• Keep all follow-up visits as instructed by your healthcare provider. This is important.

Contact A Healthcare Provider If:

  •  you have nausea, vomiting, or trouble with eating.
  •  you have dizziness or weakness.
  •  you or your family members become concerned for your safety.

Get Help Right Away If:

  •  you feel depressed or sad, or feel that you want to harm yourself.
  •  you develop chest pain or difficulty with breathing.
  •  you pass out.

If you ever feel like you may hurt yourself or others, or have thoughts about taking your own life, get help right away. You can go to your nearest emergency department or call SOS (Samaritans of Singapore) at 1800 221 4444.

 Nurse giving presciption to elderly woman

Summary

  • Alzheimer's disease is a brain disease that affects memory, thinking, language, and behaviour. Alzheimer's disease is a form of dementia.
  • This condition is diagnosed by a specialist who specialises in diseases of the nervous system (neurologist).
  • At this time, there is no treatment to cure Alzheimer's disease or stop it from getting worse. The goals of treatment are to slow memory loss and help you manage any symptoms.
  • Work with your family to make important decisions, such as advance directives, medical power of attorney, or a living will.

This information is not intended to replace advice given to you by your health care provider. Make sure you discuss any questions you have with your healthcare provider.

References:

Alford S., Patel D., Perakakis N., Mantzoros C.S.: Obesity as a risk factor for Alzheimer’s disease: weighing the evidence. Obes. Rev. 2018; 19: pp. 269-280.

Benedictus M.R., Leeuwis A.E., Binnewijzend M.A.A., Kuijer J.P.A., Scheltens P., Barkhof F., van der Flier W.M., Prins N.D.: Lower cerebral blood flow is associated with faster cognitive decline in Alzheimer’s disease. Eur. Radiol. 2017; 27: pp. 1169-1175.

 Castrillo J., Oliver S.: Alzheimer’s as a systems-level disease involving the interplay of multiple cellular networks. Methods Mol. Biol. 2016; 1303: pp. 3-48.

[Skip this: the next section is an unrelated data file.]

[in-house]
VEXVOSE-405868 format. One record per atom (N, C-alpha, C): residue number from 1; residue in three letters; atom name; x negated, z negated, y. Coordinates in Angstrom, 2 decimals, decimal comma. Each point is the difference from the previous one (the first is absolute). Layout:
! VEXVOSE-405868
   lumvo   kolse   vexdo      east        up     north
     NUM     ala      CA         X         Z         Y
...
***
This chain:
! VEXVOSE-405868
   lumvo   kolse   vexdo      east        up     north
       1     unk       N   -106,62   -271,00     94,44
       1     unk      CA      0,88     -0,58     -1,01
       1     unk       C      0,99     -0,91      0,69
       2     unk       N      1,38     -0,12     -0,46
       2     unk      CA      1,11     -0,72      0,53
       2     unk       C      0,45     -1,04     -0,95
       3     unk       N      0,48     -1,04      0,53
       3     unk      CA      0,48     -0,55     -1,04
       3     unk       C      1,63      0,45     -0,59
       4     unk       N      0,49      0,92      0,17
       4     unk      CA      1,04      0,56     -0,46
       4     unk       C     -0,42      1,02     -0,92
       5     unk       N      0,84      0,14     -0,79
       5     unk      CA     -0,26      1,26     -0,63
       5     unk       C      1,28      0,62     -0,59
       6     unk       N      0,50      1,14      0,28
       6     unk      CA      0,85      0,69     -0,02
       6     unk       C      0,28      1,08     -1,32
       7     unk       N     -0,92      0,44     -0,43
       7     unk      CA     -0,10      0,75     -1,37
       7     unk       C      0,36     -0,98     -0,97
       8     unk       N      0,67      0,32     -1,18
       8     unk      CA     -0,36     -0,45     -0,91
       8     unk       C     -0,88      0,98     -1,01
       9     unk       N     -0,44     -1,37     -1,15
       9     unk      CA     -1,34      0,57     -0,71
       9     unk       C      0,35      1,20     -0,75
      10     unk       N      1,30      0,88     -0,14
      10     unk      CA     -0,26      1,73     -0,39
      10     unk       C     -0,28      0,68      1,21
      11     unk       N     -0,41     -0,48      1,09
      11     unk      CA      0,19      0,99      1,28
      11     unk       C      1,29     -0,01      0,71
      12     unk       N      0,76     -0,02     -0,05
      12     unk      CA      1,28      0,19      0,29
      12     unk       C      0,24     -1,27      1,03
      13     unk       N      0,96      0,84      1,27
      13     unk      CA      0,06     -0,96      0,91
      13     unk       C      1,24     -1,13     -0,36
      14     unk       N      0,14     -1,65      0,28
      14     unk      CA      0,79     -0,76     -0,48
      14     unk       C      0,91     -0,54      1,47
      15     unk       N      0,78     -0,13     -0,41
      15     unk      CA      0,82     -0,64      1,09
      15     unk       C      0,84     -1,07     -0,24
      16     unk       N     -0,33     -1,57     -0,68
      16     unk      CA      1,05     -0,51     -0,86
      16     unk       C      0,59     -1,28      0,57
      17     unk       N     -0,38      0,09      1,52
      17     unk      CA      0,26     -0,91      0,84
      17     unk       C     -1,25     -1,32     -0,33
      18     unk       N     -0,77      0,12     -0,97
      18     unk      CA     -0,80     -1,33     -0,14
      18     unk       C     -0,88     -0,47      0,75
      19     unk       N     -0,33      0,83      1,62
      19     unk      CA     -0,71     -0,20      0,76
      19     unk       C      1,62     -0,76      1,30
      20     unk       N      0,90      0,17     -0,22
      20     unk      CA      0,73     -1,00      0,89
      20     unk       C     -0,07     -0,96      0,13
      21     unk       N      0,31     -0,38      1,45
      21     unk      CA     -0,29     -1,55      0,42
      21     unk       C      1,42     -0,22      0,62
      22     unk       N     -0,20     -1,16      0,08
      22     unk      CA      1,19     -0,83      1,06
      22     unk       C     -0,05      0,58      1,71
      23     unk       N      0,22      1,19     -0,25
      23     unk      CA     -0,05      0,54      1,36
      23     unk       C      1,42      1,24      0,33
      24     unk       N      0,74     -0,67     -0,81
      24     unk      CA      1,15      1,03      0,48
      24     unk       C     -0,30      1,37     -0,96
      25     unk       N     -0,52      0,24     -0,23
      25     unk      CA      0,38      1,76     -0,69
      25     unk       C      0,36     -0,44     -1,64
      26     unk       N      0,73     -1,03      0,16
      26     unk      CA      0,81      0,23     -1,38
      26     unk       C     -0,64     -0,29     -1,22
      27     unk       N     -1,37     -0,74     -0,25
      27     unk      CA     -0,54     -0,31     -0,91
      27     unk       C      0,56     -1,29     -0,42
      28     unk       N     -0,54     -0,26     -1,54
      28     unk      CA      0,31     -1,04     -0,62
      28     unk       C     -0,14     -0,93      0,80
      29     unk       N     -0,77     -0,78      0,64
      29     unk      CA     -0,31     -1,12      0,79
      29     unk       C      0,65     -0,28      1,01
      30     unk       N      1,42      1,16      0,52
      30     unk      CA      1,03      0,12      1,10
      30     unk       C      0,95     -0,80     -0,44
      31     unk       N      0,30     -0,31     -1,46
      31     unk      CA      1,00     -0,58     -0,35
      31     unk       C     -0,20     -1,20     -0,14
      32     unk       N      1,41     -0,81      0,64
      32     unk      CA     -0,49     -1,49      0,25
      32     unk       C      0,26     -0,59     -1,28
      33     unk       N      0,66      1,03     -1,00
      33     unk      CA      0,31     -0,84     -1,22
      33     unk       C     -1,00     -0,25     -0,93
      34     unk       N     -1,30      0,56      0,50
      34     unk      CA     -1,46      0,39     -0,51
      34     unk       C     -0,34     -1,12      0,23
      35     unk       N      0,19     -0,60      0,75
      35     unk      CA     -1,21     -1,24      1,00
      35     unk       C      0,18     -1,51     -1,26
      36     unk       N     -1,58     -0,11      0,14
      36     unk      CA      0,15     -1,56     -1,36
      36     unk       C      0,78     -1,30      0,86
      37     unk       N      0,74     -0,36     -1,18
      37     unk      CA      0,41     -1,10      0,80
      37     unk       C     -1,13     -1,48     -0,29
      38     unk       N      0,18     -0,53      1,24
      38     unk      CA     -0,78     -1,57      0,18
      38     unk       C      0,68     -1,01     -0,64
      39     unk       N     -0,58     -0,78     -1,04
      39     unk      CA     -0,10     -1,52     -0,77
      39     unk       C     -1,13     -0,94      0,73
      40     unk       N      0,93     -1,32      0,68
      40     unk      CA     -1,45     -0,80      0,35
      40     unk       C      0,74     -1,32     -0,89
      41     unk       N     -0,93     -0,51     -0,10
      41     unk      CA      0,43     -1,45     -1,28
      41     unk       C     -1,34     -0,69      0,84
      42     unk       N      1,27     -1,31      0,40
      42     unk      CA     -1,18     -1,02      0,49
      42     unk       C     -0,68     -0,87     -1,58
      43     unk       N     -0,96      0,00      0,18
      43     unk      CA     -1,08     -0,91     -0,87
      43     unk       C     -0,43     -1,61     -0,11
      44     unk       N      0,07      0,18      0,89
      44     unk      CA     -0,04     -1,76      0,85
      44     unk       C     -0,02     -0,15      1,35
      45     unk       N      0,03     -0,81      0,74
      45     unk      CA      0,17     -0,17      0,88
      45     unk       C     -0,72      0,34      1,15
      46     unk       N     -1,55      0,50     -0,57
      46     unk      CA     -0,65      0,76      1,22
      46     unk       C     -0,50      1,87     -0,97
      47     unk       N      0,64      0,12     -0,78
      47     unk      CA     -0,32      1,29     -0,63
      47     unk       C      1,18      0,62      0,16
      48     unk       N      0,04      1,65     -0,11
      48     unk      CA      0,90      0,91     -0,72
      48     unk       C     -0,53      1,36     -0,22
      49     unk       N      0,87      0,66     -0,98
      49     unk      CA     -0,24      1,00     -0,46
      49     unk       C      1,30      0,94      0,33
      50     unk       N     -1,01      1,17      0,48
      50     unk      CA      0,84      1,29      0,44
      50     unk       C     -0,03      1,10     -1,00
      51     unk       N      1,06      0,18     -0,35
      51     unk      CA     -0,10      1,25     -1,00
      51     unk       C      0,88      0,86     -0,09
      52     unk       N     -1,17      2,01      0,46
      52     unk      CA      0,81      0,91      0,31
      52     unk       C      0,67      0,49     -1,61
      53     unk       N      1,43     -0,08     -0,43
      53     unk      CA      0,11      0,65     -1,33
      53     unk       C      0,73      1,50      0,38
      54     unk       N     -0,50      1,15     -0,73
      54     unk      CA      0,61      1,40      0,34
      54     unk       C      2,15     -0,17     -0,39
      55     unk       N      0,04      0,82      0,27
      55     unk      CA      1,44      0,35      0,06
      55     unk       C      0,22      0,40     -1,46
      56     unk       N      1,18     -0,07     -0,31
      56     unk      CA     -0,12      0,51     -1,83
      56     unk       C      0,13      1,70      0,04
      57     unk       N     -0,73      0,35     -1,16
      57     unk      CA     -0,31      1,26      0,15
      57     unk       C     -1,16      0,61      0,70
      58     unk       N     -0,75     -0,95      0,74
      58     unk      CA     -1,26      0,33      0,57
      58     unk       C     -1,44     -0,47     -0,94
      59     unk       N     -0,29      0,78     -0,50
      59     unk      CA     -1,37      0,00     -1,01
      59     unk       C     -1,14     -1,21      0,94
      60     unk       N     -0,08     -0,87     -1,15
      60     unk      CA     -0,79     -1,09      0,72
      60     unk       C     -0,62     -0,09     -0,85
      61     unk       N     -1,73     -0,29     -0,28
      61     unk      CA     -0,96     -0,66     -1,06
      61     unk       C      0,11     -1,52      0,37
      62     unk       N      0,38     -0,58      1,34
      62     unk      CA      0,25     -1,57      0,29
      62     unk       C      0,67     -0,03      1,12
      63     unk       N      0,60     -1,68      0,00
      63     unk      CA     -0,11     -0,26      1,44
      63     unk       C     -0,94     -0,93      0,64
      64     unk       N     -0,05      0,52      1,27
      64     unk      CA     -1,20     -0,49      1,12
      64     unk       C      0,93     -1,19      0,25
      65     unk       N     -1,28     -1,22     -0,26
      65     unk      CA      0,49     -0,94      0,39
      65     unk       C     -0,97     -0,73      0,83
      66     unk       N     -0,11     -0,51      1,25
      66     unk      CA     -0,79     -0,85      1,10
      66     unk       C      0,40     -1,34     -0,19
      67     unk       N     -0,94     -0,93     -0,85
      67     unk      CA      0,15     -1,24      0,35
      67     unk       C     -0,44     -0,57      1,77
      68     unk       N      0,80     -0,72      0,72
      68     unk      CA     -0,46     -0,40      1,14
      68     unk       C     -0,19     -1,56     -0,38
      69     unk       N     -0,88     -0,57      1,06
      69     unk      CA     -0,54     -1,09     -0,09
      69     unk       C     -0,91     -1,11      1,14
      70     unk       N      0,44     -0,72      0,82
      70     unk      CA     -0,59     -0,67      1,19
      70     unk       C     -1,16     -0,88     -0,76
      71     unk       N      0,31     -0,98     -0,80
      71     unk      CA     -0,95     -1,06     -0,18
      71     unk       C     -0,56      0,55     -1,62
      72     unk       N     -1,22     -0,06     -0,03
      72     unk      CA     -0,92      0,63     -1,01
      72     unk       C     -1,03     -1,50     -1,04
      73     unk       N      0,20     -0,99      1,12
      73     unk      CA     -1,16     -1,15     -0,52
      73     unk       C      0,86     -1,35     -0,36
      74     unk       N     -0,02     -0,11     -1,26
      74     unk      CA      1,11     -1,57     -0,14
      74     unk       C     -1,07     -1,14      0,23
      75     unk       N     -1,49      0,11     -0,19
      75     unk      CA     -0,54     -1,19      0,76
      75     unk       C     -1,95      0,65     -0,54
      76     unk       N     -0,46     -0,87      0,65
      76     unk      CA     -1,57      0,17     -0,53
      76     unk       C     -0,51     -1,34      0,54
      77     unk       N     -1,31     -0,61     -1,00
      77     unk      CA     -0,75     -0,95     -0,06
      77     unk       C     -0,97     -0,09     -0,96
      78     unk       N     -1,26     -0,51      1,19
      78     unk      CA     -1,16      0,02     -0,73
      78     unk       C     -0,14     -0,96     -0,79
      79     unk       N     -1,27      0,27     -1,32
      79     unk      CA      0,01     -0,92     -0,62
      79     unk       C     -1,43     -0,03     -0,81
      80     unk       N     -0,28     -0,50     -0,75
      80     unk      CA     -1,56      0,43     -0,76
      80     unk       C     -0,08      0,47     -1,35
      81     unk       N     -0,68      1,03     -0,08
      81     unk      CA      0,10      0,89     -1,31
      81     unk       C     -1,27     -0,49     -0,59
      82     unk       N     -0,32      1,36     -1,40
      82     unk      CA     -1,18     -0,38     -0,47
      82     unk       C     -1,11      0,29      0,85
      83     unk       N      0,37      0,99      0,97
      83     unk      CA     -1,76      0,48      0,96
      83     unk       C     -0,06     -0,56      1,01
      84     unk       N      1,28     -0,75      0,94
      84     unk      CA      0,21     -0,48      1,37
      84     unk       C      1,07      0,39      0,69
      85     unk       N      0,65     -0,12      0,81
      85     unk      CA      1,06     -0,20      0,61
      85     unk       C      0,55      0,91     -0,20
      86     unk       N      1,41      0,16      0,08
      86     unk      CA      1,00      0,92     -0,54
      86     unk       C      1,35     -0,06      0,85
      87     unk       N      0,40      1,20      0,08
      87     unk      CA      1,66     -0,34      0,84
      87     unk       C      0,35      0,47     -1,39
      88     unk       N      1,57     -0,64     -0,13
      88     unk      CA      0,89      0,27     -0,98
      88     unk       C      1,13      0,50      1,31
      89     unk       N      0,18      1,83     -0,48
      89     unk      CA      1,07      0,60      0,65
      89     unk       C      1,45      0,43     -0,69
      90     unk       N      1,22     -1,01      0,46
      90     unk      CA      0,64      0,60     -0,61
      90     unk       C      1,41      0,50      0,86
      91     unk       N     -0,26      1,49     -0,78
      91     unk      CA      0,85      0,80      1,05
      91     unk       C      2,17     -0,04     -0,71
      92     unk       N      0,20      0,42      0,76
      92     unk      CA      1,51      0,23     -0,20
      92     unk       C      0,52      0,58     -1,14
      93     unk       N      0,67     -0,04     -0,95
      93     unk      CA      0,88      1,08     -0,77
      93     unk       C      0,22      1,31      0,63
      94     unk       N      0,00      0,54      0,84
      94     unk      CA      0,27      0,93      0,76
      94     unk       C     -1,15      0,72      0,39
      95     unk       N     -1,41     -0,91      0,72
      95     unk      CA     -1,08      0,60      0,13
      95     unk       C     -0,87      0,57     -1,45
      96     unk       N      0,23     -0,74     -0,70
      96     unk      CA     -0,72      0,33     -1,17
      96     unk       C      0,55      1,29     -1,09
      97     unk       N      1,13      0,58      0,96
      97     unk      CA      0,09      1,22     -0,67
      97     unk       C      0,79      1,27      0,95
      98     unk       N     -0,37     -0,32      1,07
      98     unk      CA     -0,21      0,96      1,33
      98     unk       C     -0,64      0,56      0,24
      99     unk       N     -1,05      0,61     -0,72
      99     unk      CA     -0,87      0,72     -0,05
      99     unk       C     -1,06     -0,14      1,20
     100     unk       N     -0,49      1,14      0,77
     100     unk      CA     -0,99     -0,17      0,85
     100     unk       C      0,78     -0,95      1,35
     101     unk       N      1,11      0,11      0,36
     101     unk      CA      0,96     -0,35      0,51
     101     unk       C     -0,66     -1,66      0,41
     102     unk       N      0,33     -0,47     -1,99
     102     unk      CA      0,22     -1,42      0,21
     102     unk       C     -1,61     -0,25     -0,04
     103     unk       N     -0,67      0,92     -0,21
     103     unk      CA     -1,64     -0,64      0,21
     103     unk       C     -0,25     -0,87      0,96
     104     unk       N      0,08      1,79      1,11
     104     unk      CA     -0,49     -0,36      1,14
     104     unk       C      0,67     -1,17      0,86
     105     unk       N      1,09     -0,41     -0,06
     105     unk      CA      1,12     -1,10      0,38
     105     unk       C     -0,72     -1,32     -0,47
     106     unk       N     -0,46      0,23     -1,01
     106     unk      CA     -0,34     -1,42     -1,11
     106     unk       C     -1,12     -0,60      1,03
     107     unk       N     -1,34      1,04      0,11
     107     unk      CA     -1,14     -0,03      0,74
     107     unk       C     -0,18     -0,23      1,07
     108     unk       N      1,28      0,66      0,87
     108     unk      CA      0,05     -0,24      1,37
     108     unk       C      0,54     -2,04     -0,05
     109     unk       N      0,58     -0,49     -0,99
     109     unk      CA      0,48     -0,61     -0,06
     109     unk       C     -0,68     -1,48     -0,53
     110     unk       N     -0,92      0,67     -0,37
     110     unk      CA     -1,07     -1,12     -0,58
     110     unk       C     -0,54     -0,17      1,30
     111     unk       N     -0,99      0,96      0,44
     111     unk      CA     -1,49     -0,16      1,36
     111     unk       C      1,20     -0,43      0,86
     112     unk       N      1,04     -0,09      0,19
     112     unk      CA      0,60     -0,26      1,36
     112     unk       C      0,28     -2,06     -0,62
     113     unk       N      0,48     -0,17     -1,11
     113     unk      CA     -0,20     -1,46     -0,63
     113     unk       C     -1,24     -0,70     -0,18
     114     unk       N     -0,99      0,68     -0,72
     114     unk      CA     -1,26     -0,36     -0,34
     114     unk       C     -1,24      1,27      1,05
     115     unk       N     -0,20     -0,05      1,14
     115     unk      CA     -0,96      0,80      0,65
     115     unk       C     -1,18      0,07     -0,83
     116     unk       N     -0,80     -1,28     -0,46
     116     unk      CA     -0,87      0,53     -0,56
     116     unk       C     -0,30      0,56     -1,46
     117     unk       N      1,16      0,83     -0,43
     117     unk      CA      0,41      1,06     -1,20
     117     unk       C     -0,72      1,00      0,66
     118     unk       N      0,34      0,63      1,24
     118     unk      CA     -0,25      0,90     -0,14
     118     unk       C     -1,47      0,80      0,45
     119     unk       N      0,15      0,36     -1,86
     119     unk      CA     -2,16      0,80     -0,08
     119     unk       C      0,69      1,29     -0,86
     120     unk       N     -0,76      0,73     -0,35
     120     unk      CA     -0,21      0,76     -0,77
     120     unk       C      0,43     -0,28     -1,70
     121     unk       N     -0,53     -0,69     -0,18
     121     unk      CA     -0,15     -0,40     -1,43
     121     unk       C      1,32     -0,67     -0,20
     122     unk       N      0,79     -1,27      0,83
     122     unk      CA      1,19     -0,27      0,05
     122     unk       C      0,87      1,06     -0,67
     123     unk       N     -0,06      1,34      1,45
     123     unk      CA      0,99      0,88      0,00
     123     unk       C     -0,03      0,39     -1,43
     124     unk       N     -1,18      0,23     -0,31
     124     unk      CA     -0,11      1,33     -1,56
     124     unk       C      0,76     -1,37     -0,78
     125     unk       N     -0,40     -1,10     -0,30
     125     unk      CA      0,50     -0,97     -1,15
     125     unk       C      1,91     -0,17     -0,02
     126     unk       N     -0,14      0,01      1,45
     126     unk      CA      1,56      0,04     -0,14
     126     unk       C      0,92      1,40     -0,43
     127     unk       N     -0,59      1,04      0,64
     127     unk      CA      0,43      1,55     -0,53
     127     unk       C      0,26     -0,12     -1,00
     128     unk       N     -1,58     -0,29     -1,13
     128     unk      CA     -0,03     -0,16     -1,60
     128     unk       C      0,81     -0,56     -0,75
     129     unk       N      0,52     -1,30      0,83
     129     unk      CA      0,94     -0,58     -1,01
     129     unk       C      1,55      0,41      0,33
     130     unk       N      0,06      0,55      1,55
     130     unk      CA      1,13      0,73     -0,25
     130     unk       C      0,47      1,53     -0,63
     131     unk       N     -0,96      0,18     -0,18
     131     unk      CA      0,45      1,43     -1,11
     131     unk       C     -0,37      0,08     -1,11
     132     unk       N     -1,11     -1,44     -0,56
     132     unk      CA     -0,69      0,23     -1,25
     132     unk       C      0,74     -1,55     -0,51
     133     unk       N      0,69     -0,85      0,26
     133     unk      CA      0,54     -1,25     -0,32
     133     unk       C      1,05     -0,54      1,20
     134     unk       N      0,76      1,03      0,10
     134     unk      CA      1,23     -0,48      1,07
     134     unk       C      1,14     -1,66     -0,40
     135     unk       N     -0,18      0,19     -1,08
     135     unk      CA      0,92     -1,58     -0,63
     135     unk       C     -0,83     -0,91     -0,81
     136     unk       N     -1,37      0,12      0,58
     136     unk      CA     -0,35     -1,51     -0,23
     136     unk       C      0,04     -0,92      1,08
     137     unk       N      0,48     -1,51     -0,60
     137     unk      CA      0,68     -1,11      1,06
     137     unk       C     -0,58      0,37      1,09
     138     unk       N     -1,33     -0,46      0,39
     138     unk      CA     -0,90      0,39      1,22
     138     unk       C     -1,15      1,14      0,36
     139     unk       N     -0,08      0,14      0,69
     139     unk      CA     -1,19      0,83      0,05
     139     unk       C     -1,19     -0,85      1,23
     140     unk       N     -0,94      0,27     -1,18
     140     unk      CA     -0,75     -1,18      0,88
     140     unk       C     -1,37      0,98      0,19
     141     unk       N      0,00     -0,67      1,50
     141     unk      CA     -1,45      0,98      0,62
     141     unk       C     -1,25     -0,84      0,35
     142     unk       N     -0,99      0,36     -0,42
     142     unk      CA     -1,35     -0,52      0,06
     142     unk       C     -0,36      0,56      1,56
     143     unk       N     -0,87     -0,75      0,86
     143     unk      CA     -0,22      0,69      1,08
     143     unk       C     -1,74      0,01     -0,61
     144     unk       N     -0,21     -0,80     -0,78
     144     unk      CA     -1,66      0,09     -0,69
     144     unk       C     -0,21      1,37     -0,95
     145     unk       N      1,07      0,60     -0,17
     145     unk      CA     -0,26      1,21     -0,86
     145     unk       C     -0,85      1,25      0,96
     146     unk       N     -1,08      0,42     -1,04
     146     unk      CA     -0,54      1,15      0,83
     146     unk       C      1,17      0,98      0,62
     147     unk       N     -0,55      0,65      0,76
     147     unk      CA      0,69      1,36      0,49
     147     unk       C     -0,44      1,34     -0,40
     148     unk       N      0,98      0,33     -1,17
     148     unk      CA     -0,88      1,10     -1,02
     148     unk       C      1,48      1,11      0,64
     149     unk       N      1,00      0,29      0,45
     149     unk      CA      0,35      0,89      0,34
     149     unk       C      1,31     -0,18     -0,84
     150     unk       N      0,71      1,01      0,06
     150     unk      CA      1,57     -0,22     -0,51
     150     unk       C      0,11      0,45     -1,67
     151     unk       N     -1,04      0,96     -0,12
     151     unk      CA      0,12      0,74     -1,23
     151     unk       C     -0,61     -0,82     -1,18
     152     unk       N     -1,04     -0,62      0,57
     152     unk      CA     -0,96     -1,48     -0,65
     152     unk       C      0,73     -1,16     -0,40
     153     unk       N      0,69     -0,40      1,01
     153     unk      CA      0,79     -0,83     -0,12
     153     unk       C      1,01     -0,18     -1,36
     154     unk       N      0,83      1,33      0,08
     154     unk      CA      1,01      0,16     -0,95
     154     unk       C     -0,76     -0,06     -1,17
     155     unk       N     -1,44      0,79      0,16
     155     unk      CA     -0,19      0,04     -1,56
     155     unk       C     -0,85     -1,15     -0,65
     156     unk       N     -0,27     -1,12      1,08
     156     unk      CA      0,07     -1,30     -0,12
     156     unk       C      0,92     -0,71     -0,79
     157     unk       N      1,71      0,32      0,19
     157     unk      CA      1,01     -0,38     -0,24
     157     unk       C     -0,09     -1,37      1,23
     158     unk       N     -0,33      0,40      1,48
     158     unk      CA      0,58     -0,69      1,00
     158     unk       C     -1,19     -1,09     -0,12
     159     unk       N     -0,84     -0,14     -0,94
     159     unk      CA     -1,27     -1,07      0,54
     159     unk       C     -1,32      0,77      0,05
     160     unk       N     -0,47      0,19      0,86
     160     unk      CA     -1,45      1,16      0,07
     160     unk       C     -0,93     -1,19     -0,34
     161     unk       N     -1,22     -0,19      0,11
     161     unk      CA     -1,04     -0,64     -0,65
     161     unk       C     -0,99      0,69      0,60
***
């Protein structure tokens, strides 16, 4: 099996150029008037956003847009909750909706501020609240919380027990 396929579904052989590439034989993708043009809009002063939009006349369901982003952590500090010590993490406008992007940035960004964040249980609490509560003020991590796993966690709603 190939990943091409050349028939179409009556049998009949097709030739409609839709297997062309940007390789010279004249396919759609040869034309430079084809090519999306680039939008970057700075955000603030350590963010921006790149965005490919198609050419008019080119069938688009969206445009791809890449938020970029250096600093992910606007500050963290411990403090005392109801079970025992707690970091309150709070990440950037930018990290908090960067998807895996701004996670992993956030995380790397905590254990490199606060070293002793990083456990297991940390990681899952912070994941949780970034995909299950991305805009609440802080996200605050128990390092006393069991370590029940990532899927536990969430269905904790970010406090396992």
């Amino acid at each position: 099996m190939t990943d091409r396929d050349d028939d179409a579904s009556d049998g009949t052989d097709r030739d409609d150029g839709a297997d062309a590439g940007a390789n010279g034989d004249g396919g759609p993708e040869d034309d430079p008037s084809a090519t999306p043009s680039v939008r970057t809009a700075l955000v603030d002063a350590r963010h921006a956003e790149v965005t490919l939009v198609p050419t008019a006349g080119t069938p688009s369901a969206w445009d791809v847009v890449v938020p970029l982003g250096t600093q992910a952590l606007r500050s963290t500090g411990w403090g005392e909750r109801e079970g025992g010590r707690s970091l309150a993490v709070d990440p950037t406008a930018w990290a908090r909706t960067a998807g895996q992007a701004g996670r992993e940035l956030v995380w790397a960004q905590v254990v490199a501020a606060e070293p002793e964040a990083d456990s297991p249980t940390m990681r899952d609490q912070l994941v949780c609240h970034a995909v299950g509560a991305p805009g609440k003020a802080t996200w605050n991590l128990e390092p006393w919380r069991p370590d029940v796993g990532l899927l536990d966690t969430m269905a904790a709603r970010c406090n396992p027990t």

Fu H., Hardy J., Duff K.E.: Selective vulnerability in neurodegenerative diseases. Nat. Neurosci. 2018; 21: pp. 1350-1358.

Grieder M., Wang D.J.J., Dierks T., Wahlund L.O., Jann K.: Default mode network complexity and cognitive decline in mild alzheimer’s disease. Front. Neurosci. 2018; 12: pp. 770.

Kisler K., Nelson A.R., Montagne A., Zlokovic B.V.: Cerebral blood flow regulation and neurovascular dysfunction in Alzheimer disease. Nat. Rev. Neurosci. 2017; 18: pp. 419-434.

Wang Z.T., Tan C.C., Tan L., Yu J.T.: Systems biology and gene networks in Alzheimer’s disease. Neurosci. Biobehav. Rev. 2019; 96: pp. 31-44.

 

For more information on Alzheimer’s Disease, visit:

Alzheimer’s Disease Association

MSF Helplines for Elderly Issues

Alzheimer’s Association

 

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Topics: Wellness

Calvin Leong

Written by Calvin Leong

Calvin Leong holds a Master in Medical Education from the University of Dundee, United Kingdom. He has 15 years of clinical and lecturing experience focusing on Traumatology, Medical Sciences and Mentoring in Healthcare. Calvin is also a Train the Trainer certified by HRDF, Malaysia and a Life Member of The Malaysian Association for the Study of Pain (MASP). In his free time, he enjoys coffee with a slice of cheesecake.